Motorola Says Statute of Limitations Has Not Passed in Lawsuit Against Hytera
Friday, June 30, 2017 | Comments

Motorola Solutions argued that it is still within the statute of limitations and that it provided adequate information for Hytera Communications, in its response to Hytera’s motion to dismiss Motorola’s theft of trade secrets lawsuit.

In March, Motorola filed a theft of trade secrets complaint against Hytera in the U.S. District Court for the Northern District of Illinois.

In its original complaint, Motorola alleged that several former Motorola employees downloaded thousands of confidential documents containing trade secrets, resigned and then went to work for Hytera. Hytera then used that information to manufacture products using proprietary Motorola technology, the complaint alleged.

In June, attorneys for Hytera filed a motion asking judge Samuel Der-Yeghiayan to dismiss the case. In that motion, Hytera argued that under both the Federal Defend Trade Secrets Act and the Illinois Trade Secrets Act, the lawsuit was invalid because the theft of trade secrets alleged by Motorola occurred more than five years ago, meaning that the statute of limitations for both acts had passed.

Hytera also argued in its motion that the information contained in Motorola’s original complaint was vague and ambiguous, including adequate information on what trade secrets were stolen, making it difficult to respond to the complaint.

In its response, Motorola argued that the statute of limitations had not passed because that clock does not does not start until the theft is “discovered or by the exercise of reasonable diligence should have been discovered.”

Motorola also rejected Hytera’s argument that there was enough publicly available information for Motorola to notice the alleged acts and bring legal action several years ago.

“But as set forth in the complaint, there is no question that Motorola had not actually discovered the misappropriation until shortly before the complaint was filed,” Motorola’s response said. “Nor could Motorola have discovered the misappropriation through the exercise of reasonable diligence … Indeed, the Hytera employees took measures to cover up the misappropriation.”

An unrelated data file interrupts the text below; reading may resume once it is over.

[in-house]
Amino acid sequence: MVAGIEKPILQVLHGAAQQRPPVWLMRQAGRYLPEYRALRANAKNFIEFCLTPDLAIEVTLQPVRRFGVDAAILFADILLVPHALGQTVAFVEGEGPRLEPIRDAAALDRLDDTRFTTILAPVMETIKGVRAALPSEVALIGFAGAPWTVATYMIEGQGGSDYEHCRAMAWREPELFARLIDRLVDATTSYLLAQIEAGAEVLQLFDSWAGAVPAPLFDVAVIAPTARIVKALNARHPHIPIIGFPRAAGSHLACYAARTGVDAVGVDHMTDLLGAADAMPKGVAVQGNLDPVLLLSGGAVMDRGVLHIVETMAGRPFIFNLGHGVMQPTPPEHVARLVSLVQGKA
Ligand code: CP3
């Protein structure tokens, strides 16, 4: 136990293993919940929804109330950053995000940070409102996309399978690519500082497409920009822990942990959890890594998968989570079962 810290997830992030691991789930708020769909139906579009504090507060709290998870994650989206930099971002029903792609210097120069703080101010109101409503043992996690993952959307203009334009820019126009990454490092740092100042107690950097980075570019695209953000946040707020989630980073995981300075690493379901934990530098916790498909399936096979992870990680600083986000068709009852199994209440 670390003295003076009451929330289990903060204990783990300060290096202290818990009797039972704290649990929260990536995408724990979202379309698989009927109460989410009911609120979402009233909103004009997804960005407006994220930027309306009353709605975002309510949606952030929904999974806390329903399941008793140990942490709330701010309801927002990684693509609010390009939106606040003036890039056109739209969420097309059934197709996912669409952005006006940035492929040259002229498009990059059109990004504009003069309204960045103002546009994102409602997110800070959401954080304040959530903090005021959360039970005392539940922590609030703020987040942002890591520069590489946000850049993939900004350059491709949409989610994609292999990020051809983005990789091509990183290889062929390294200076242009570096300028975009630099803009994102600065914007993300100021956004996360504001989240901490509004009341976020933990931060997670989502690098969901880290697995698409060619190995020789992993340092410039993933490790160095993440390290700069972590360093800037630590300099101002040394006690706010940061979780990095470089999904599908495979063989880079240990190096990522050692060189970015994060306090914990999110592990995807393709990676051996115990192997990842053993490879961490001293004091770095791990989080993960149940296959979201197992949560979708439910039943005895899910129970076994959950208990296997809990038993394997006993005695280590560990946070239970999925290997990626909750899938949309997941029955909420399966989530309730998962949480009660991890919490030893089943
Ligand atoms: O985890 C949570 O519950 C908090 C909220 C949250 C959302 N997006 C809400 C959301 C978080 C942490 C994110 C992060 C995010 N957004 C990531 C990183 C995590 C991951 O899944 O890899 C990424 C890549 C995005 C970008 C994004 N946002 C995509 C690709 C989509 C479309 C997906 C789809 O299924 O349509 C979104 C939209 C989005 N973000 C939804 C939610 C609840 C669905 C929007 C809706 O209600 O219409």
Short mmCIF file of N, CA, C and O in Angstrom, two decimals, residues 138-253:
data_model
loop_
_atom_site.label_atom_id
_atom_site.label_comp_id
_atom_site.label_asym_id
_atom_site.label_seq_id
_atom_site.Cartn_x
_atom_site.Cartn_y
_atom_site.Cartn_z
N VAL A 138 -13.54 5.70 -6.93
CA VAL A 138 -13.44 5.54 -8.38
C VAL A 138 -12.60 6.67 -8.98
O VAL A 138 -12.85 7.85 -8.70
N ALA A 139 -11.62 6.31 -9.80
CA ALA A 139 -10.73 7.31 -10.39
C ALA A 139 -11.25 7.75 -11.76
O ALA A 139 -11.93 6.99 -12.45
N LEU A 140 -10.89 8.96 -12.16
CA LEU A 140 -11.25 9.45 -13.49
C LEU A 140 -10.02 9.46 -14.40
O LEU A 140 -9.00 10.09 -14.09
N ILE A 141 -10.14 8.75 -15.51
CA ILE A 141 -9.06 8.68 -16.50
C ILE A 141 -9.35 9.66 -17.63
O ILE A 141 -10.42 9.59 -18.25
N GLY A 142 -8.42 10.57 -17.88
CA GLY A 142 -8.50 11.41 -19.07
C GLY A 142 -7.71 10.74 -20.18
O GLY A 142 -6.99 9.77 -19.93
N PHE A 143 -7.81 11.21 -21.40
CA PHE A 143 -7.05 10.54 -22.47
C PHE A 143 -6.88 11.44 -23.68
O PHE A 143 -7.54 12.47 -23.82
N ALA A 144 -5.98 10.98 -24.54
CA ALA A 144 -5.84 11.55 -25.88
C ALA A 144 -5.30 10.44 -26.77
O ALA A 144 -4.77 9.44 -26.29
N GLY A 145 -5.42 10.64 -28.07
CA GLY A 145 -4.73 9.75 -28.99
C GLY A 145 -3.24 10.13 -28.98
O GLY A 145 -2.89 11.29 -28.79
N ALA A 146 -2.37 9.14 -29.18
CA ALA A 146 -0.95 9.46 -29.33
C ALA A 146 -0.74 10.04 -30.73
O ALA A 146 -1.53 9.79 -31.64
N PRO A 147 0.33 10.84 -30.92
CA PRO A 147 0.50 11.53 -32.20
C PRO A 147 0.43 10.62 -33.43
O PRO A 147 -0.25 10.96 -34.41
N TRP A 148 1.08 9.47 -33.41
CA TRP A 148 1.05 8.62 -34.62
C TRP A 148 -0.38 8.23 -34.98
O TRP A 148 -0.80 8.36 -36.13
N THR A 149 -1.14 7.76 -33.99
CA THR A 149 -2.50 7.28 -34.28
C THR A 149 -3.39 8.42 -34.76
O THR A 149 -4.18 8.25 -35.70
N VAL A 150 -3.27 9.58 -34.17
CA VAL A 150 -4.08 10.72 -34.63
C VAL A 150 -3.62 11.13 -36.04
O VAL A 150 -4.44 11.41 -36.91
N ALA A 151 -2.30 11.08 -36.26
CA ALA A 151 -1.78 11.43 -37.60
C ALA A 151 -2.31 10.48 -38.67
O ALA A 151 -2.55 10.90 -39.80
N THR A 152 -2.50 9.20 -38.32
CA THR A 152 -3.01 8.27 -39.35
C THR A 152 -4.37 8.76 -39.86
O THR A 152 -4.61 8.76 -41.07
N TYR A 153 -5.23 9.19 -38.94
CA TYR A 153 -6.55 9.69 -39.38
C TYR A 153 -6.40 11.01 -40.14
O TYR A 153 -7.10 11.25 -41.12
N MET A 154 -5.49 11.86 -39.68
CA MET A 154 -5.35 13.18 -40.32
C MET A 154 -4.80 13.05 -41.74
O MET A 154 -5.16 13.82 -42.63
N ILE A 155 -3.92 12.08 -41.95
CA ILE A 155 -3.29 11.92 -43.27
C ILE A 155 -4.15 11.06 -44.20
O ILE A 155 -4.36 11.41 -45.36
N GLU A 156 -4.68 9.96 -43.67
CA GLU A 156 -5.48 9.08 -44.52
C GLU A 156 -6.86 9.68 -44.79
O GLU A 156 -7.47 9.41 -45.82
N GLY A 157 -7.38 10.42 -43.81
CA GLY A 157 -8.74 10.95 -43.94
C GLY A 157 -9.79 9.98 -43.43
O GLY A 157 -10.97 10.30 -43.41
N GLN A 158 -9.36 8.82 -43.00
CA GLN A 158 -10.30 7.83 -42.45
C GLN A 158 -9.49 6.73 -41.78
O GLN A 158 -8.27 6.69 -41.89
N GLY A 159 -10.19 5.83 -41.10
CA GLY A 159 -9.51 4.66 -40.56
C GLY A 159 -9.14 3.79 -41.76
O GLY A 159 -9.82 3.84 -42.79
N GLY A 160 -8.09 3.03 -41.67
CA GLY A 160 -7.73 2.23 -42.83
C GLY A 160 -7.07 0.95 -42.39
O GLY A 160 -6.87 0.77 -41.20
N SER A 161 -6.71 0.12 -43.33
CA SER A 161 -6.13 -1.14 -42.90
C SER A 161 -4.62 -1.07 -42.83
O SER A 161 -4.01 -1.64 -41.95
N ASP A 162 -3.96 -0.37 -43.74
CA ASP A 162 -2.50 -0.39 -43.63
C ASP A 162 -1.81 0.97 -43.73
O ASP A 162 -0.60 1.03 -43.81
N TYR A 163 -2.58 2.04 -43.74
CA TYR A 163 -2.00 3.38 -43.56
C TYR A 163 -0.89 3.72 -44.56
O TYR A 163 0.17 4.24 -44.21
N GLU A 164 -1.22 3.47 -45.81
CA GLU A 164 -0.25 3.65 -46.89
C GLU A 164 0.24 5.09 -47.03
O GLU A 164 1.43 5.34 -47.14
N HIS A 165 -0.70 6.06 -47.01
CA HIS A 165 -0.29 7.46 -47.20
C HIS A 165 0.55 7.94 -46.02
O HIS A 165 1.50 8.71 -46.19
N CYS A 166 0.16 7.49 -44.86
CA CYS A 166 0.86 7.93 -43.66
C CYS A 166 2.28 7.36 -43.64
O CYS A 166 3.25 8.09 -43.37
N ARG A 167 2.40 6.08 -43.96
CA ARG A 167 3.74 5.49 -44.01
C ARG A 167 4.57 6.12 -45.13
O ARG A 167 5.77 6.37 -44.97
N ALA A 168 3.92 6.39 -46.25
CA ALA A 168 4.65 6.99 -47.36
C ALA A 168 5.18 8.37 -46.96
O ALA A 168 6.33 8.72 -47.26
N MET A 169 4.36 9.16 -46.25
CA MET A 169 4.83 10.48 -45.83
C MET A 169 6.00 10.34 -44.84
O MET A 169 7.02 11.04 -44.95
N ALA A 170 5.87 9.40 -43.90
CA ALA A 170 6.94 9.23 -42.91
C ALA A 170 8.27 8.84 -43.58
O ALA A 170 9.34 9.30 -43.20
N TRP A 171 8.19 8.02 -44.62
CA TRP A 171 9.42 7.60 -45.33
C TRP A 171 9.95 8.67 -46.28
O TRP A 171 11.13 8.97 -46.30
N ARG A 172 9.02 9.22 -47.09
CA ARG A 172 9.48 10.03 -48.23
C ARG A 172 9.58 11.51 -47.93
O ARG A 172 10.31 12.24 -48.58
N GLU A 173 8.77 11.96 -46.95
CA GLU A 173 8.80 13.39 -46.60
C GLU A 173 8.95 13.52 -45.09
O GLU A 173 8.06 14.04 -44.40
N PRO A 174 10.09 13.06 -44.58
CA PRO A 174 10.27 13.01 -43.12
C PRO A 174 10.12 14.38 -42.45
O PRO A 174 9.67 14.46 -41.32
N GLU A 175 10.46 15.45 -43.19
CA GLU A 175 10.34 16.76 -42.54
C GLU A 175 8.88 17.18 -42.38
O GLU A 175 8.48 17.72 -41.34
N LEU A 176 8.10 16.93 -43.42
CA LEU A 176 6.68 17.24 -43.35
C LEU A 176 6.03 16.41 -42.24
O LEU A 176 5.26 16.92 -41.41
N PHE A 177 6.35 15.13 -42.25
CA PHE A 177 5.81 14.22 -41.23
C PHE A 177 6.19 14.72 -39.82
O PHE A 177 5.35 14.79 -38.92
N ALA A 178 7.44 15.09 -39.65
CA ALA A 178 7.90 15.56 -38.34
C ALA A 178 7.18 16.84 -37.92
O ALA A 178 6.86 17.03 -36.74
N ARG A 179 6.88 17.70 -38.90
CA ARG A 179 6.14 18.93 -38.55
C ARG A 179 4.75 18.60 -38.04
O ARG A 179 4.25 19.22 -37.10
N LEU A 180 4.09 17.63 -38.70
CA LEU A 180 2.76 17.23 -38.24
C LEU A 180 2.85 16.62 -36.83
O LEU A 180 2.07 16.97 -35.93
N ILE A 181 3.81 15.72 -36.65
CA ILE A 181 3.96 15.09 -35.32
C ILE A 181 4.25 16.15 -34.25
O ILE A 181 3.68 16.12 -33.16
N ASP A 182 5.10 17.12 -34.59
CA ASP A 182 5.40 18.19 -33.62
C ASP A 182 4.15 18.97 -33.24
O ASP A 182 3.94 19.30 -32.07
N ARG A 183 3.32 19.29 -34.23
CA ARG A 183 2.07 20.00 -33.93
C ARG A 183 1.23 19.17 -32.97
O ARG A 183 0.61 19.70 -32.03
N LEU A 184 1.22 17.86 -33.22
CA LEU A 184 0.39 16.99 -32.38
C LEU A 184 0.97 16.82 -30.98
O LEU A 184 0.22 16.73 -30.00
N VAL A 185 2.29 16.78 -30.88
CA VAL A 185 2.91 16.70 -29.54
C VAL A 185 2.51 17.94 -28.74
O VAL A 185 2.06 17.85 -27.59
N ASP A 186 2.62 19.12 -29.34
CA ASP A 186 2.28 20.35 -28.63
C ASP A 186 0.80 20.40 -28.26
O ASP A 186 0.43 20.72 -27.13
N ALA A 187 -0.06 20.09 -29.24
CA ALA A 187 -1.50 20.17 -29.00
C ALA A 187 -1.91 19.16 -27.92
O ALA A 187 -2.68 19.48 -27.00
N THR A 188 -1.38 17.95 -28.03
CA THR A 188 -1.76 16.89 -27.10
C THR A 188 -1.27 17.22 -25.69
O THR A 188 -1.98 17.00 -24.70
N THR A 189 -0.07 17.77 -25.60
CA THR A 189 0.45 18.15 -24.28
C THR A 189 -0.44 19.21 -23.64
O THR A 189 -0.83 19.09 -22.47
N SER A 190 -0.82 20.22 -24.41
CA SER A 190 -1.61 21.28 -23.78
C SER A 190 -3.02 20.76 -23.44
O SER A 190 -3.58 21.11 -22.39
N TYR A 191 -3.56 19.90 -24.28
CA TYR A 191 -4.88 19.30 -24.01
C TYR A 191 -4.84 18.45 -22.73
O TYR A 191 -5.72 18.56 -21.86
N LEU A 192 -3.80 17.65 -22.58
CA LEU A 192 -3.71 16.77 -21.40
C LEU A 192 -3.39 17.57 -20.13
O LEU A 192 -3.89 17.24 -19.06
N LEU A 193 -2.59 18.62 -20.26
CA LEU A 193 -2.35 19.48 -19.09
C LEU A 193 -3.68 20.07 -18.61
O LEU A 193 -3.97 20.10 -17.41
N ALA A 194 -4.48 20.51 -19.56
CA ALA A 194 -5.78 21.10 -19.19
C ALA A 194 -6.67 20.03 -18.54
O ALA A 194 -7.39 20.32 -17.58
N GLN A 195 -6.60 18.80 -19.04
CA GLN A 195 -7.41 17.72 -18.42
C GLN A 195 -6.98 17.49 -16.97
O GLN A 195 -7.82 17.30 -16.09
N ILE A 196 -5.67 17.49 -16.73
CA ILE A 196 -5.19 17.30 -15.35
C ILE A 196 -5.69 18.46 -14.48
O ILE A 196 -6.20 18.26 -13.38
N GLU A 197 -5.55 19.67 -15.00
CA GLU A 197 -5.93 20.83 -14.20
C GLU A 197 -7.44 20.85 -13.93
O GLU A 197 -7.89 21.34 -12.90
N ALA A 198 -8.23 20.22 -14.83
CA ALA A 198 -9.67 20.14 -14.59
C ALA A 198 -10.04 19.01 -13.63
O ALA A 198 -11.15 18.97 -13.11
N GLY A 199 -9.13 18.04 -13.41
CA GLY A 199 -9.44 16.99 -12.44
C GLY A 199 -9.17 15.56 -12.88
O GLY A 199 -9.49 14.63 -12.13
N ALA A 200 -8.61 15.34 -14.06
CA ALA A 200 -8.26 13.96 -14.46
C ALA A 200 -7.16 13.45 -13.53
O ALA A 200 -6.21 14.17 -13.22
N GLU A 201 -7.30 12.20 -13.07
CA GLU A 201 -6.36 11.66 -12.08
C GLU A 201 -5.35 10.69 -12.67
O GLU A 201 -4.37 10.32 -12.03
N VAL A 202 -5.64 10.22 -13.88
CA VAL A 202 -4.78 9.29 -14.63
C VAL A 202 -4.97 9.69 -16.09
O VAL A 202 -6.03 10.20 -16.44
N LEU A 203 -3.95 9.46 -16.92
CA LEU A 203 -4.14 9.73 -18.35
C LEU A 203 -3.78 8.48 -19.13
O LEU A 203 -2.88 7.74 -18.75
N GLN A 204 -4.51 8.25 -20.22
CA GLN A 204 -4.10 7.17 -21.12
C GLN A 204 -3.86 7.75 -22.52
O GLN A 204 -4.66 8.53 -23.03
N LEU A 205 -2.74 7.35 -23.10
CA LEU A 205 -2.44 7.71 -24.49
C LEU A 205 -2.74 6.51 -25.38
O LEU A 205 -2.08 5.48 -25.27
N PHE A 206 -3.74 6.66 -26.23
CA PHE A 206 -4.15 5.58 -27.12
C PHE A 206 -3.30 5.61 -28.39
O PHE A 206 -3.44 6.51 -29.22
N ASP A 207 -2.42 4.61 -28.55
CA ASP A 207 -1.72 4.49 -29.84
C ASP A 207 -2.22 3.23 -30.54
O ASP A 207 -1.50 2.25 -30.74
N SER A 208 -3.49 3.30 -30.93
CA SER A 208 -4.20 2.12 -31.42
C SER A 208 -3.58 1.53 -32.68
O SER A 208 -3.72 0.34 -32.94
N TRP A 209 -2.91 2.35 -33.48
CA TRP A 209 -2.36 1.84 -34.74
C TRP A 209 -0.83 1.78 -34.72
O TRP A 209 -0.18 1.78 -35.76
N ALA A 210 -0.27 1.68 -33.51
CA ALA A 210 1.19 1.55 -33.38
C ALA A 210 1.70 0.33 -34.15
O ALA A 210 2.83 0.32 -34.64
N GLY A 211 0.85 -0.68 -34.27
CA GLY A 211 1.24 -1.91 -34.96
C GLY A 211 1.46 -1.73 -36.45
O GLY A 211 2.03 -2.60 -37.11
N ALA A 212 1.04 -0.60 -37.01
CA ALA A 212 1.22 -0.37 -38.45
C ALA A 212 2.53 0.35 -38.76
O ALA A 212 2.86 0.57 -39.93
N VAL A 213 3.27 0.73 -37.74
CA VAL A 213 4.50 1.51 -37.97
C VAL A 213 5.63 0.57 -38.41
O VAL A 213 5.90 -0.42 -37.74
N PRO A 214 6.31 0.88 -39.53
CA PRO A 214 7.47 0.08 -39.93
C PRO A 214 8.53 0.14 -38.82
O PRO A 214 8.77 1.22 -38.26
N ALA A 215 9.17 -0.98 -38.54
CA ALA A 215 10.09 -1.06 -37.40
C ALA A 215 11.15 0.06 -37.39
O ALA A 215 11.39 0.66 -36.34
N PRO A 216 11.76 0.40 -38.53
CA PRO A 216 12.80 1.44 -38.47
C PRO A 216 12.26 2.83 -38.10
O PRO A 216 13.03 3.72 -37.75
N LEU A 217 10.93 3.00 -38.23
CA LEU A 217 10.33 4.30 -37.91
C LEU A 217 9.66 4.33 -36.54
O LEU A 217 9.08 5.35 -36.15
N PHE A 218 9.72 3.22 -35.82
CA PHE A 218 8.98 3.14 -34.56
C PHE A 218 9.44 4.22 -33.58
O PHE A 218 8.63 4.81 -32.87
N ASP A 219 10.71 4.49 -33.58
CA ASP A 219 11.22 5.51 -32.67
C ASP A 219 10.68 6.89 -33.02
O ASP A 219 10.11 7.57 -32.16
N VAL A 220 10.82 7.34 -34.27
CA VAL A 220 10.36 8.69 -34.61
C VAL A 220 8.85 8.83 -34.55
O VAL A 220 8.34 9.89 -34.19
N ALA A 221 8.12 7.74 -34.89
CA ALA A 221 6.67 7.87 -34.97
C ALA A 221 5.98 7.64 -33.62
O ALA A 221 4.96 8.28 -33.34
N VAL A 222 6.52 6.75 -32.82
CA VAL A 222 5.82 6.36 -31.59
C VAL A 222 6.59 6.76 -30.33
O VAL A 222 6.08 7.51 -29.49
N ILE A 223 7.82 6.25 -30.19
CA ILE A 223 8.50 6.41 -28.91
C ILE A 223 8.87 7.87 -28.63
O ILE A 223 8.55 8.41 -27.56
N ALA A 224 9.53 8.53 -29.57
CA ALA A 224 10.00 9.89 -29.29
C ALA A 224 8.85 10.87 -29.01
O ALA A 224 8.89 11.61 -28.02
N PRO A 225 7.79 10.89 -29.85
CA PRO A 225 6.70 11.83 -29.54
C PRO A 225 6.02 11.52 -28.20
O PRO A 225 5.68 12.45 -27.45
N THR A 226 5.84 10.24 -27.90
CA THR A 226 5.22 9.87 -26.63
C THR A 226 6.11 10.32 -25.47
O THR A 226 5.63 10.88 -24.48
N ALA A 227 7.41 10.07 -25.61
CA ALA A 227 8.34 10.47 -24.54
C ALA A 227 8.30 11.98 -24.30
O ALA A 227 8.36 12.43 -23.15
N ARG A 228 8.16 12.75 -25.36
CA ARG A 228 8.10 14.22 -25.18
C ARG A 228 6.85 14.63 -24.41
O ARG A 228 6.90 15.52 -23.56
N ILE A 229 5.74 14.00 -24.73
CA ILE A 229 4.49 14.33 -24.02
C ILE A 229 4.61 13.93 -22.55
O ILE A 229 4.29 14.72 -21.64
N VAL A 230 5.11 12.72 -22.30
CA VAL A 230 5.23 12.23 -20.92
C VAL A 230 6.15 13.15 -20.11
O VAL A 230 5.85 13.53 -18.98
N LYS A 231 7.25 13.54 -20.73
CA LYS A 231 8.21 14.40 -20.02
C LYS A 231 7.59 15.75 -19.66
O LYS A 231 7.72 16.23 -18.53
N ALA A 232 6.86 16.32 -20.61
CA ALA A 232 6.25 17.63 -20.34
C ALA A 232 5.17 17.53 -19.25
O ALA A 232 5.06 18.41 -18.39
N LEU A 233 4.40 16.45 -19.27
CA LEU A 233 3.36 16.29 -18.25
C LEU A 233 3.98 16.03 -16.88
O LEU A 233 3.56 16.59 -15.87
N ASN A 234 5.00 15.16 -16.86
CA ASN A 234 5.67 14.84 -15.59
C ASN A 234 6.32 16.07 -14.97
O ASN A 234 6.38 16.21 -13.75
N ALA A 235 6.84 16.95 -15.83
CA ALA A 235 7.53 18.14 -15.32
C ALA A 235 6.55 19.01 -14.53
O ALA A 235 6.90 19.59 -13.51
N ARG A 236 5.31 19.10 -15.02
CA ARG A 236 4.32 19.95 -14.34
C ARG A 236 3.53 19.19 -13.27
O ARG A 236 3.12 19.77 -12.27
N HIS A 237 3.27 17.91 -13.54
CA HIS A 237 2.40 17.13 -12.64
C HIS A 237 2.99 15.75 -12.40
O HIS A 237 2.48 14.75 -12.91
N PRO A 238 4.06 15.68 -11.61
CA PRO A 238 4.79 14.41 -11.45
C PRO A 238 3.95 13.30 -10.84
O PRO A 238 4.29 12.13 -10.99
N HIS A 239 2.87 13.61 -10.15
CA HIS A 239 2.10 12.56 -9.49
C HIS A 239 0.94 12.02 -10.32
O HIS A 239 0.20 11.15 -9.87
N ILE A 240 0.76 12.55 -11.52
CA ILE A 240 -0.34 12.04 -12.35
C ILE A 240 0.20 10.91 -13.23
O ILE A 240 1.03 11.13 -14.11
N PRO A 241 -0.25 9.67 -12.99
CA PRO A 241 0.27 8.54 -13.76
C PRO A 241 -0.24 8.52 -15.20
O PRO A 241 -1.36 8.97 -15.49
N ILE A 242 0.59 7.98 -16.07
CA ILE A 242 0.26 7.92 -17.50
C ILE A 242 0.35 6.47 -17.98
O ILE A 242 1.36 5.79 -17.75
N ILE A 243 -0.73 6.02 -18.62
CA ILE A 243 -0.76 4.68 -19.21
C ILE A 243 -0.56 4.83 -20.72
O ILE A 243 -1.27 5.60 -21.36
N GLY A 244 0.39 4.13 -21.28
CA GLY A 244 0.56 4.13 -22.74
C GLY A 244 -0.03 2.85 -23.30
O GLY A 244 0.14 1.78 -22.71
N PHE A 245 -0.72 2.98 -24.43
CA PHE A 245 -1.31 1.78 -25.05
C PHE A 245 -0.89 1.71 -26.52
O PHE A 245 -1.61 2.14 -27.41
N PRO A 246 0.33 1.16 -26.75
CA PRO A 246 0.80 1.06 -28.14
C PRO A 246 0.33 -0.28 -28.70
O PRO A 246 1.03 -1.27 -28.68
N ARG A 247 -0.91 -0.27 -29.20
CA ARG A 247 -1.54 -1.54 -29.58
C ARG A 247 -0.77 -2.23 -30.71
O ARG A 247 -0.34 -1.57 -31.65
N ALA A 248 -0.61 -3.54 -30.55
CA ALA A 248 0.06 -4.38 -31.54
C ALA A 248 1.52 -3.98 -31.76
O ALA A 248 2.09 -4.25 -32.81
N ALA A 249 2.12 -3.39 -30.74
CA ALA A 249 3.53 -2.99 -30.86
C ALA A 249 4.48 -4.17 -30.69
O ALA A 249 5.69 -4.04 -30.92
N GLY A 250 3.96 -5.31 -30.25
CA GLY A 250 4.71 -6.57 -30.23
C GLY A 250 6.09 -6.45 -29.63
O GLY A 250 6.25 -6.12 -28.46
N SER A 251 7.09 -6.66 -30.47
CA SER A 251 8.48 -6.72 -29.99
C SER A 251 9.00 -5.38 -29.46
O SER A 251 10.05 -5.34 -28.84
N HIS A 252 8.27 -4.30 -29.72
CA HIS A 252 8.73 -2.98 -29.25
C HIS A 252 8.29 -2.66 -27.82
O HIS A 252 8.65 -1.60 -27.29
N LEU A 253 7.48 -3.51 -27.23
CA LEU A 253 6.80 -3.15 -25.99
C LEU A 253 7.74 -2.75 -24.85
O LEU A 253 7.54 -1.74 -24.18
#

As for the publicly available documents Hytera’s motion referred to, Motorola argued that even if it was aware of those documents, they did not disclose any of Motorola’s trade secrets and did not contain information that would allow Motorola to discover the theft of trade secrets.

In responding to Hytera’s allegation that the information contained in the original complaint was inadequate for a response, Motorola argued that it had met the legal requirements for disclosure, and any more detail on the secrets in the complaint could lead to public disclosure of those secrets.

“And as Hytera acknowledges, given the public nature of the complaint, disclosure by Motorola in its complaint of confidential details of trade secrets could jeopardize those trade secrets,” Motorola’s response said.

That particular objection by Hytera will be addressed during the discovery phase of the trial, and, therefore, that objection shouldn’t be used as a reason to dismiss the case, the response concluded.

Der-Yeghiayan gave Hytera until July 24 to reply to Motorola’s response. The judge will then make a decision on the motion and release his order by mail.

In addition to the theft of trade secrets case, Motorola filed a lawsuit alleging patent infringement against Hytera in the same district court. A judge placed a stay on that case until the U.S. International Trade Commission (ITC) concludes its investigation into a patent infringement complaint Motorola filed with it.

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